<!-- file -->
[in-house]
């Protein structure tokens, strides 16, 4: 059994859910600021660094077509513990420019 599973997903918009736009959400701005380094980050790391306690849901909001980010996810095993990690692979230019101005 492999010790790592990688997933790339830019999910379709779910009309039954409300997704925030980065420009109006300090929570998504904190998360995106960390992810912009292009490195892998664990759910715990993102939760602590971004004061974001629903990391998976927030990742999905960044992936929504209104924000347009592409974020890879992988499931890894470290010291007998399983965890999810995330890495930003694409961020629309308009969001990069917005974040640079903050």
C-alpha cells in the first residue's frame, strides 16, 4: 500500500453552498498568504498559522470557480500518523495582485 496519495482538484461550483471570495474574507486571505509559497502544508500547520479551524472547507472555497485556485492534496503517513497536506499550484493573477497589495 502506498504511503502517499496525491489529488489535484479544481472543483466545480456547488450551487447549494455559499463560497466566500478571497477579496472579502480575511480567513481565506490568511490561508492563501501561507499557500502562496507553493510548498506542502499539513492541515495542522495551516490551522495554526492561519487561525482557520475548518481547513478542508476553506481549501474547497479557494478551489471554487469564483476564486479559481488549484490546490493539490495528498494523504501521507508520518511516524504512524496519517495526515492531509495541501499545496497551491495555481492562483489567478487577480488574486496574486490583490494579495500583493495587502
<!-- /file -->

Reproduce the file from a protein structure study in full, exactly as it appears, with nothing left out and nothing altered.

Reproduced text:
[in-house]
């Protein structure tokens, strides 16, 4: 059994859910600021660094077509513990420019 599973997903918009736009959400701005380094980050790391306690849901909001980010996810095993990690692979230019101005 492999010790790592990688997933790339830019999910379709779910009309039954409300997704925030980065420009109006300090929570998504904190998360995106960390992810912009292009490195892998664990759910715990993102939760602590971004004061974001629903990391998976927030990742999905960044992936929504209104924000347009592409974020890879992988499931890894470290010291007998399983965890999810995330890495930003694409961020629309308009969001990069917005974040640079903050």
C-alpha cells in the first residue's frame, strides 16, 4: 500500500453552498498568504498559522470557480500518523495582485 496519495482538484461550483471570495474574507486571505509559497502544508500547520479551524472547507472555497485556485492534496503517513497536506499550484493573477497589495 502506498504511503502517499496525491489529488489535484479544481472543483466545480456547488450551487447549494455559499463560497466566500478571497477579496472579502480575511480567513481565506490568511490561508492563501501561507499557500502562496507553493510548498506542502499539513492541515495542522495551516490551522495554526492561519487561525482557520475548518481547513478542508476553506481549501474547497479557494478551489471554487469564483476564486479559481488549484490546490493539490495528498494523504501521507508520518511516524504512524496519517495526515492531509495541501499545496497551491495555481492562483489567478487577480488574486496574486490583490494579495500583493495587502